Trouble’s paws are the size of human hands and he weighs 160 pounds but according to his caretaker the wolf-dog is the “biggest marshmallow.” Sarah Hanafin
runs Wolves of Maine, a wolf-dog sanctuary. She takes in wolf dogs who have been owned by humans but cannot go to animal shelters.
Trouble’s owner passed away and he was surrendered to Sara’s sanctuary with his mother and brother. He is initially wary of people but once you are in his circle of trust “he is yours for life.”
Sarah says Trouble is like the majority of Wolves of Maine. He tests all the food for the other residents and greets everybody who comes to the sanctuary. Sarah adds that as rewarding as it is to befriend wolf-dogs, they are a lot of work. She says many wolf-dogs are surrendered to sanctuaries like hers because of the “wild” in them.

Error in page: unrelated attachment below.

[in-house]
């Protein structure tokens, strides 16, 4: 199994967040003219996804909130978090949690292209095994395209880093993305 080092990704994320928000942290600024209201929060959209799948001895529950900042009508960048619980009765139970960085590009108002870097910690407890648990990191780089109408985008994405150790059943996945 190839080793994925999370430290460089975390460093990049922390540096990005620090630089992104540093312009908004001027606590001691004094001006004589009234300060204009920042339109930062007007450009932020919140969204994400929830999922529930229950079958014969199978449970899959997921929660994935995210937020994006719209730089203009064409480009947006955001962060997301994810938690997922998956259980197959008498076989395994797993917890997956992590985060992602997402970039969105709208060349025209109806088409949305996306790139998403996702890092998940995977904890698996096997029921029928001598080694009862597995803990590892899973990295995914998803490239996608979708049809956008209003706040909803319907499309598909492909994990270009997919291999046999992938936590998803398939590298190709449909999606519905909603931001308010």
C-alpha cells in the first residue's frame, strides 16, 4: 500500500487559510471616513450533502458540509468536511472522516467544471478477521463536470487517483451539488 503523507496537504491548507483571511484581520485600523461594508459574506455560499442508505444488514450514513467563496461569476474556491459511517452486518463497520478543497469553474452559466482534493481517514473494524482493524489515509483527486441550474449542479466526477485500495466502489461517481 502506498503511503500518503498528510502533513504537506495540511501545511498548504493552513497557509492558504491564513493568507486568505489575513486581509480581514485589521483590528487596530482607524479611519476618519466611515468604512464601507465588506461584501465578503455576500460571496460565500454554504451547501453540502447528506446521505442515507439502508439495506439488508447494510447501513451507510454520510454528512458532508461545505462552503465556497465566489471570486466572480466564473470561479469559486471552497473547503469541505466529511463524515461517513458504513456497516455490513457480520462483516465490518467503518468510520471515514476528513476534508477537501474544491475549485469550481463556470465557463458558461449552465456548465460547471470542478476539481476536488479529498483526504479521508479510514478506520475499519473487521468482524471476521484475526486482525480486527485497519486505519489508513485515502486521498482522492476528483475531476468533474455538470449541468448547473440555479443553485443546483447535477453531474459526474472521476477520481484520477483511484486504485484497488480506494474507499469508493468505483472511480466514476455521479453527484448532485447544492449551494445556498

Sarah explained further on her Instagram channel what it takes to to earn their trust isn’t about becoming a pack leader but rather about establishing respect.
She writes, “It’s our job to show them love and compassion and trust. To show them they belong and that we are here to give them a safe place. To truly bond with an animal, especially a partly wild one, we must put our ego aside and truly learn to just show them love and compassion. We all want to belong in this world and be understood. This is what wolves teach us. They teach us that in order to be strong and powerful you must also be kind and compassionate. True strength is in kindness.”
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